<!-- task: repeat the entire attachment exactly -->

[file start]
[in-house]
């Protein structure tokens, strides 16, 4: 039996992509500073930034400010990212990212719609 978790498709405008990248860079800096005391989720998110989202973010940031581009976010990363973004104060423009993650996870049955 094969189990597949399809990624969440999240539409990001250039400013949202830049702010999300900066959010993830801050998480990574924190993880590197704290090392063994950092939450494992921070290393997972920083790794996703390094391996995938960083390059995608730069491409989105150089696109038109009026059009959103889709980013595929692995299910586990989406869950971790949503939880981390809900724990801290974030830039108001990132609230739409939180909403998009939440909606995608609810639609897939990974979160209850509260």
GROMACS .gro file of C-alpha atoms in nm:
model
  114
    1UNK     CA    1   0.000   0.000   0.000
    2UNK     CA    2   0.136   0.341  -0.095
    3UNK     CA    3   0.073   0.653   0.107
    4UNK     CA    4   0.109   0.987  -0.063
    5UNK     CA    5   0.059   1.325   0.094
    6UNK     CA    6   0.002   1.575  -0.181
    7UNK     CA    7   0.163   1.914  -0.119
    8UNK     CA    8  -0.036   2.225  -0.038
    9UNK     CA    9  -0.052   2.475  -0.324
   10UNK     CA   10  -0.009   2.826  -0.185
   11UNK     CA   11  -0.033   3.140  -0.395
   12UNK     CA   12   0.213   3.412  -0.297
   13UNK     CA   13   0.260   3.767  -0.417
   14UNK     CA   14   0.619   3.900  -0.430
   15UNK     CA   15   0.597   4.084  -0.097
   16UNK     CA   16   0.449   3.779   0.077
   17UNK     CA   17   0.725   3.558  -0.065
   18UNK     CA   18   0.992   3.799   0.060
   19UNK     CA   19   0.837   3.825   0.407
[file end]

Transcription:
[in-house]
């Protein structure tokens, strides 16, 4: 039996992509500073930034400010990212990212719609 978790498709405008990248860079800096005391989720998110989202973010940031581009976010990363973004104060423009993650996870049955 094969189990597949399809990624969440999240539409990001250039400013949202830049702010999300900066959010993830801050998480990574924190993880590197704290090392063994950092939450494992921070290393997972920083790794996703390094391996995938960083390059995608730069491409989105150089696109038109009026059009959103889709980013595929692995299910586990989406869950971790949503939880981390809900724990801290974030830039108001990132609230739409939180909403998009939440909606995608609810639609897939990974979160209850509260």
GROMACS .gro file of C-alpha atoms in nm:
model
  114
    1UNK     CA    1   0.000   0.000   0.000
    2UNK     CA    2   0.136   0.341  -0.095
    3UNK     CA    3   0.073   0.653   0.107
    4UNK     CA    4   0.109   0.987  -0.063
    5UNK     CA    5   0.059   1.325   0.094
    6UNK     CA    6   0.002   1.575  -0.181
    7UNK     CA    7   0.163   1.914  -0.119
    8UNK     CA    8  -0.036   2.225  -0.038
    9UNK     CA    9  -0.052   2.475  -0.324
   10UNK     CA   10  -0.009   2.826  -0.185
   11UNK     CA   11  -0.033   3.140  -0.395
   12UNK     CA   12   0.213   3.412  -0.297
   13UNK     CA   13   0.260   3.767  -0.417
   14UNK     CA   14   0.619   3.900  -0.430
   15UNK     CA   15   0.597   4.084  -0.097
   16UNK     CA   16   0.449   3.779   0.077
   17UNK     CA   17   0.725   3.558  -0.065
   18UNK     CA   18   0.992   3.799   0.060
   19UNK     CA   19   0.837   3.825   0.407